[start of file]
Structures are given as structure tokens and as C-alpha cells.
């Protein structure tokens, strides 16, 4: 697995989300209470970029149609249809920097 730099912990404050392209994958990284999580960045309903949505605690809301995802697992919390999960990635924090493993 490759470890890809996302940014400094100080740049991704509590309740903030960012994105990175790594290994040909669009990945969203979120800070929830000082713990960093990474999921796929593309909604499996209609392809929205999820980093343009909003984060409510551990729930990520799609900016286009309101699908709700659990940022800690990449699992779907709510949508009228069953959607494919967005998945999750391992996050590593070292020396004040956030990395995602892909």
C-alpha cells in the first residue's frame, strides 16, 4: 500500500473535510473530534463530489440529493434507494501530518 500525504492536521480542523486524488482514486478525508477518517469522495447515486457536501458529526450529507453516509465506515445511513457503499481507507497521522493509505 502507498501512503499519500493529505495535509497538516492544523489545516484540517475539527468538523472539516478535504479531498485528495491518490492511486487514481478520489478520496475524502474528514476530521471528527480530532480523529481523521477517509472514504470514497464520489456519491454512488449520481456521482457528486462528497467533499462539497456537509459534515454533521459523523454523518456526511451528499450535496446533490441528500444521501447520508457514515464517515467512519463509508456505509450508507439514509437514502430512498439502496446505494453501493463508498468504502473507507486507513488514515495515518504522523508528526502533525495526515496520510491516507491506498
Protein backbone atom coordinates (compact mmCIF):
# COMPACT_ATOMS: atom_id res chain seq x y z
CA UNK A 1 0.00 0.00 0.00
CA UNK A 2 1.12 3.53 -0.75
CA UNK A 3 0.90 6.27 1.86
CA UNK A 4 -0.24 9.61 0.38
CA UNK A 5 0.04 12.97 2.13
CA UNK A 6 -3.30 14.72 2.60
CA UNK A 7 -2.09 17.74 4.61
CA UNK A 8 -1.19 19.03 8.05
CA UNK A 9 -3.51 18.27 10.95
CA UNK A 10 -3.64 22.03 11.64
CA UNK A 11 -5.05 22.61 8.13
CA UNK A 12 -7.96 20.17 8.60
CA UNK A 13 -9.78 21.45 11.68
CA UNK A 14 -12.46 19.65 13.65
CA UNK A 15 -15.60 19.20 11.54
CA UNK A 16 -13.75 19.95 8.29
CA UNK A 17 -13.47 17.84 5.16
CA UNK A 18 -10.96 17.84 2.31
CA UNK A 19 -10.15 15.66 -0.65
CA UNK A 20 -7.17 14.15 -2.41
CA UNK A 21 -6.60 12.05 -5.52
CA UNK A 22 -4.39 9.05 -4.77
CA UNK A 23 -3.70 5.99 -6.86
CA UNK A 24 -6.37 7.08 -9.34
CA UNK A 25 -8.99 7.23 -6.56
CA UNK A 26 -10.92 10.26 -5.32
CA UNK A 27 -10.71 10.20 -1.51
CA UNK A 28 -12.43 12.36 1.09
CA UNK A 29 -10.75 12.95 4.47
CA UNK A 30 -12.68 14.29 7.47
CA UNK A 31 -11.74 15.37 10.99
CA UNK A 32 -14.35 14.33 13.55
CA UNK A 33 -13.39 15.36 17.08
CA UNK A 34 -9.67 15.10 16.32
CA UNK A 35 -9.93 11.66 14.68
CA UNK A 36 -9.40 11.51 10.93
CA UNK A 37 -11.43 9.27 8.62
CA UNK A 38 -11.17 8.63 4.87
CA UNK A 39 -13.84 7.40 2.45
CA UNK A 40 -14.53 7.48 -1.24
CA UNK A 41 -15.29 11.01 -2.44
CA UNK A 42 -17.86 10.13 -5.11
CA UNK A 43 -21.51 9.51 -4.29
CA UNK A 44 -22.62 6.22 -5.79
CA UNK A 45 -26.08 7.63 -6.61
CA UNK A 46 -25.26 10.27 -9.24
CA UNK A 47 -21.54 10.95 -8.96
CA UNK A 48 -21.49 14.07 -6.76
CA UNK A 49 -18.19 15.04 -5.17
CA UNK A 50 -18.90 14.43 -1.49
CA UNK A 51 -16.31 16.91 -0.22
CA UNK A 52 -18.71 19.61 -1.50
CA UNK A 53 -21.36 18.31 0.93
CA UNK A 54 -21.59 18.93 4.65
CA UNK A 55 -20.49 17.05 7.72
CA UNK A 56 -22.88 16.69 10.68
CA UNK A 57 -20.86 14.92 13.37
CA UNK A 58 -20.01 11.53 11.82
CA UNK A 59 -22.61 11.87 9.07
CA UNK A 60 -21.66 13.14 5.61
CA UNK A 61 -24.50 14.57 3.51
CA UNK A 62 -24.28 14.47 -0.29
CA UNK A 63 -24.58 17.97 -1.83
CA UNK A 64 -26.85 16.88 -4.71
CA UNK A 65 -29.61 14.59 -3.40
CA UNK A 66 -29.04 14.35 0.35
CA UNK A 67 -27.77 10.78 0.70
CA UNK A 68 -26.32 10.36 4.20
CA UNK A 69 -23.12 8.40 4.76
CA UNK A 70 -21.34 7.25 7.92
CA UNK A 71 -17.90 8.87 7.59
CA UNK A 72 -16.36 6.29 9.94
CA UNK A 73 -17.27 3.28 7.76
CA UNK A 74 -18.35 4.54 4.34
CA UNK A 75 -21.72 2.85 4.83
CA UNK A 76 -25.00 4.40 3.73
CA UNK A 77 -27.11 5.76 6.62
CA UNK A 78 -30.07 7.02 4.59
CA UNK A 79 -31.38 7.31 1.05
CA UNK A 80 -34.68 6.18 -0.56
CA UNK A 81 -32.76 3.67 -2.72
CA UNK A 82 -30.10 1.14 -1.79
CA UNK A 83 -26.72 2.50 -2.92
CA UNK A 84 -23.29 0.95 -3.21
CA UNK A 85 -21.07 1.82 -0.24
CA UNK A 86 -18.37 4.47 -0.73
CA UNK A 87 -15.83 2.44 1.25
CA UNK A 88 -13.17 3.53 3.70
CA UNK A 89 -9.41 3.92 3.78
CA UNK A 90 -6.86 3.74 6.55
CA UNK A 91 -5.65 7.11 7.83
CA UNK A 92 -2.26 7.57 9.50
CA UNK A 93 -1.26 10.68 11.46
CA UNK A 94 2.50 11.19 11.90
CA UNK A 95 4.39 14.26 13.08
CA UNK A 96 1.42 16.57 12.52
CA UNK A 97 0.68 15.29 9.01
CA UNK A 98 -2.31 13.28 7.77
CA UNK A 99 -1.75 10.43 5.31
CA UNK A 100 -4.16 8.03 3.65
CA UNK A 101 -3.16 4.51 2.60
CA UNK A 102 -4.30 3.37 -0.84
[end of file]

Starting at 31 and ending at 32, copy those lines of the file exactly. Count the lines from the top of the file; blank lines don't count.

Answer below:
CA UNK A 26 -10.92 10.26 -5.32
CA UNK A 27 -10.71 10.20 -1.51